Perl Heresies

Jon Drukman

Packages Used
Just Perl

Perl has a lot of slogans. Probably the most popular is "There's More than One Way To Do It" (TMTOWTDI). Despite this, some ways of doing things are frowned upon in the Perl community. In this article, I present four heresies for those pariahs who dare go against the established grain.

I have two reasons for disliking the Perl Orthodoxy. First, it discourages the idea that if you know enough Perl to get your job done then you know enough Perl. And programming is an artistic as well as technical discipline, so just as "wrong notes" can make a good piece of music better, programmers should be free to use the "forbidden constructs" if it makes their programs more aesthetically pleasing. However, this comes with a caveat: as with music, if you don't know why you're breaking the rules, you probably shouldn't be.

Heresy #1: Don't use -w.

According to my reading of the 5.004 source, Perl has around 60 optional warnings. If you are a moderately skilled Perl programmer, you will see at most one or two of them on a regular basis.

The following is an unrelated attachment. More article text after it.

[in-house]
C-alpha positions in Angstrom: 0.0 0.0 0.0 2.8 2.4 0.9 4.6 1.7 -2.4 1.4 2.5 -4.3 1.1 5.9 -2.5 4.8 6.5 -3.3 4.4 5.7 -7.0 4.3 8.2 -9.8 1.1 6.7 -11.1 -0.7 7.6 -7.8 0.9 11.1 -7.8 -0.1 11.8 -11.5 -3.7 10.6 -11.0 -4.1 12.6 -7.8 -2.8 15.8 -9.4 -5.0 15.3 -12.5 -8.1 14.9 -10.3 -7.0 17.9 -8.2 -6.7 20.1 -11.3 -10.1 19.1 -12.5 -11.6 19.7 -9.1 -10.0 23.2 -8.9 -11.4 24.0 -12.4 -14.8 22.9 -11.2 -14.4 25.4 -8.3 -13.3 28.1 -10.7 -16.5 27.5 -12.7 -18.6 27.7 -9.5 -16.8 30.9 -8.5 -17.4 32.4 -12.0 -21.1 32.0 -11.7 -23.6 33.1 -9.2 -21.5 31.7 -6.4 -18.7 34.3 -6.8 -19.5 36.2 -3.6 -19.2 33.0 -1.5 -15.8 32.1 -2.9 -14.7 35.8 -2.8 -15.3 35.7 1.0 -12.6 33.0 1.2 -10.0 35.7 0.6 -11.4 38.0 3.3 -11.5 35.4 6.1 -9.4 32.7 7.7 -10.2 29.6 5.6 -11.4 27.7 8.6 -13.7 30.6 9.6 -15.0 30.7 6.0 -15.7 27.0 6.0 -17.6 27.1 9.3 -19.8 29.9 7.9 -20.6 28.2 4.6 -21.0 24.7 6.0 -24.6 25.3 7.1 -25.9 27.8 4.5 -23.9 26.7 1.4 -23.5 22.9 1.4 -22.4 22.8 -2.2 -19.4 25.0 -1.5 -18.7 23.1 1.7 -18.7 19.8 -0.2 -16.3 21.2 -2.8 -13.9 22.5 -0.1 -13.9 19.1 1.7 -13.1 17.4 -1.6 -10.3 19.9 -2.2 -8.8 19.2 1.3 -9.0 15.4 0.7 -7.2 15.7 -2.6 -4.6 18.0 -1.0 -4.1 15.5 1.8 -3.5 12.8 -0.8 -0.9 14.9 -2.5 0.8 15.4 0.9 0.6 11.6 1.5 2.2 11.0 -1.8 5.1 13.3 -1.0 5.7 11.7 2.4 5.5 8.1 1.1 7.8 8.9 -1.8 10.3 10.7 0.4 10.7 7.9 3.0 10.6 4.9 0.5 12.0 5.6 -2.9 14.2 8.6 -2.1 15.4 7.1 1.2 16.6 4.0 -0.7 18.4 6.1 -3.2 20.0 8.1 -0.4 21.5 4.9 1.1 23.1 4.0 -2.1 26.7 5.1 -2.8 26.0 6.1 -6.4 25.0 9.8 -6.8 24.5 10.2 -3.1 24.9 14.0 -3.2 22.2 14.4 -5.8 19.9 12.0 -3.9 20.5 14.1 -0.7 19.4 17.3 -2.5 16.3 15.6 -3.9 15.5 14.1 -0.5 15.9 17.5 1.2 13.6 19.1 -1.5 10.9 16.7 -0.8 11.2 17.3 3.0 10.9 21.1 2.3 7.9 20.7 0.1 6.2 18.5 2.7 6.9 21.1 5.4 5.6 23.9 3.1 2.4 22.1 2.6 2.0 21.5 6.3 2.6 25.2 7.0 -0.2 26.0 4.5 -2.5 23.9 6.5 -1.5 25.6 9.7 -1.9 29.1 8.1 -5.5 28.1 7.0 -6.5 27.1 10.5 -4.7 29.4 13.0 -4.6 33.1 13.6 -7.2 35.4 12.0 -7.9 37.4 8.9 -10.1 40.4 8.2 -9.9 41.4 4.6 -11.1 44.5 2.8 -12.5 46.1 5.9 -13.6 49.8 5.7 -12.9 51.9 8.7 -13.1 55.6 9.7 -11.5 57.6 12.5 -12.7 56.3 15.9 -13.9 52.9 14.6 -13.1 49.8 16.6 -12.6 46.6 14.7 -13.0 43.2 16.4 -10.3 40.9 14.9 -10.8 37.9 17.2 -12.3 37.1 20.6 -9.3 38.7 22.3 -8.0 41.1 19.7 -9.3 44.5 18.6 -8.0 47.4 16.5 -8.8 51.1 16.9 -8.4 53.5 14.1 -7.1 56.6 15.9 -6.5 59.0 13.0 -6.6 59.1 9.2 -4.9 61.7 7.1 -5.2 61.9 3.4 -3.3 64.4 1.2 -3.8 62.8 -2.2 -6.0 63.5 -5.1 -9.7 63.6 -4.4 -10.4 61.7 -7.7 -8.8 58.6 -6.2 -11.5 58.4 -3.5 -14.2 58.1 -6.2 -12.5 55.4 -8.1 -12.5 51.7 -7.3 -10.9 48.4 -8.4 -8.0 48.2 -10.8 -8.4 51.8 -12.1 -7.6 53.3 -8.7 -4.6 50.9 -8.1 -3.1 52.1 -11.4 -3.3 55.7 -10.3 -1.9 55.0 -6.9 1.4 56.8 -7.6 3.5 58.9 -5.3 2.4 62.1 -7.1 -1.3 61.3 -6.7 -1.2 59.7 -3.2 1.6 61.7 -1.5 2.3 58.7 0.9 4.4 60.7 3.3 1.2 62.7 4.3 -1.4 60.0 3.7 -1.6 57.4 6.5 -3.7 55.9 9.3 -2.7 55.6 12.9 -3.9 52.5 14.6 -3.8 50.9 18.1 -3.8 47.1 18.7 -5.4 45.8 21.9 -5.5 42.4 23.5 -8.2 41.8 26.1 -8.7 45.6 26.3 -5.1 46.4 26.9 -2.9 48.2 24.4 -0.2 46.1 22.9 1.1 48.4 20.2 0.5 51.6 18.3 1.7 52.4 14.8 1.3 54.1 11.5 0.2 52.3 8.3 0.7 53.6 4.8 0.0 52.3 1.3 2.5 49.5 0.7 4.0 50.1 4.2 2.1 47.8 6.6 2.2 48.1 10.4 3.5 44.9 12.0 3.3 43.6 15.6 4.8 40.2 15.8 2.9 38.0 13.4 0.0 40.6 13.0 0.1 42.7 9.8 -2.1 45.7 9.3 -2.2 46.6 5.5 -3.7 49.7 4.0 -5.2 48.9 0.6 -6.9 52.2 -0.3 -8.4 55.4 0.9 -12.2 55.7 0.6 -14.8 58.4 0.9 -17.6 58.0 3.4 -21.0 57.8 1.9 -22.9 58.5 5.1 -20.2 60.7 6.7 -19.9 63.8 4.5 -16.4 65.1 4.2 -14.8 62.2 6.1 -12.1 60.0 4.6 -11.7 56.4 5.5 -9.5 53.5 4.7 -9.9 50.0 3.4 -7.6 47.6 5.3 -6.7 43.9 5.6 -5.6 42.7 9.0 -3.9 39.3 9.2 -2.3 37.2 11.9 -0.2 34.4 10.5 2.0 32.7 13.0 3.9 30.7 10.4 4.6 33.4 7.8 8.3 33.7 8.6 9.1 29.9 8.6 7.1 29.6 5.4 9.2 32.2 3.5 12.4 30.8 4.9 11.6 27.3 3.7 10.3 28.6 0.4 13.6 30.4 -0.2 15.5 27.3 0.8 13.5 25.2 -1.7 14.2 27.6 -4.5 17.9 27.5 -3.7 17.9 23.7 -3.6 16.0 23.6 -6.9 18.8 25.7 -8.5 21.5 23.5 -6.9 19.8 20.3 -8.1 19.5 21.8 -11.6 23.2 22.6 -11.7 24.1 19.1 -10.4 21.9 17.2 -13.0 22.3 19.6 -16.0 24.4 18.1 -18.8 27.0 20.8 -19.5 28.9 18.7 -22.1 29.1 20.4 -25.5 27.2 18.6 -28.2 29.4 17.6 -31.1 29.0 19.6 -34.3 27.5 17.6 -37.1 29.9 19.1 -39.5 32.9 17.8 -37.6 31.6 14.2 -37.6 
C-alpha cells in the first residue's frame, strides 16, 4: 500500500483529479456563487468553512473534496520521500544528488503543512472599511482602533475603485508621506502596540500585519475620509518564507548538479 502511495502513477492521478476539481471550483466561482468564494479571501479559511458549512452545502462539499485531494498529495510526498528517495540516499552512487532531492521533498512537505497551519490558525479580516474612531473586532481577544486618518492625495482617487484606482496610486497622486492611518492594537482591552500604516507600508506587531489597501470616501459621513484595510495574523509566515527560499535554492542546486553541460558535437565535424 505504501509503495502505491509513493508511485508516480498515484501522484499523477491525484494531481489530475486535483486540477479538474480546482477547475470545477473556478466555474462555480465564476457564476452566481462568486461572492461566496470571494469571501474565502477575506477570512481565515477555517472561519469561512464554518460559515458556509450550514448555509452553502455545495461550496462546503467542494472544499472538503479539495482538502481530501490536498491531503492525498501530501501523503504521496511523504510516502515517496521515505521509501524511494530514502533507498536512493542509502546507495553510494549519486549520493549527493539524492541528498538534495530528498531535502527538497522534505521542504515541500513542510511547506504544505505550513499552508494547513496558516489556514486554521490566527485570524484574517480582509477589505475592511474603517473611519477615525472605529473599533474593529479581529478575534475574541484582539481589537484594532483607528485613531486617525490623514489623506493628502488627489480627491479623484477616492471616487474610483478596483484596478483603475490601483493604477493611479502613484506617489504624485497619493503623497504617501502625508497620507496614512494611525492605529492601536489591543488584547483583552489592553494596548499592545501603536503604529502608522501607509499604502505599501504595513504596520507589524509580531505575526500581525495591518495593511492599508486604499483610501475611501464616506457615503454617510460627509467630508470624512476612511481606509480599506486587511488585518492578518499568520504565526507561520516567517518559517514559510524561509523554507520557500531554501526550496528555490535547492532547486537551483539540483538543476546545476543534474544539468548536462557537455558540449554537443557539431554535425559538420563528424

I rarely use -w. For whatever reason, the kind of mistakes I make are not ones that it catches. The most frequent appearance of -w warnings in my programs are due to DBI queries that return rows with empty columns. Since there's no way to predict in advance which columns will be empty, I'm treated to a slew of Use of uninitialized value at line ... messages.

Since -w generates its warnings based on conditions that change at run-time, it makes the behavior of your programs unpredictable. If your program is sending data to something that merges STDOUT and STDERR like a Netscape web server, this could spell death. If you're doing something interactively, a user unfamiliar with Perl might be unnecessarily alarmed by its warning messages. In these situations I recommend developing with -w and then removing it for production use. Sometimes it's nice to have Perl hold your hand, but sometimes it's impractical.

Don't forget that warnings can be turned on and off within a program.

... with no -w, code here will run without warnings ...

  local $^W=1;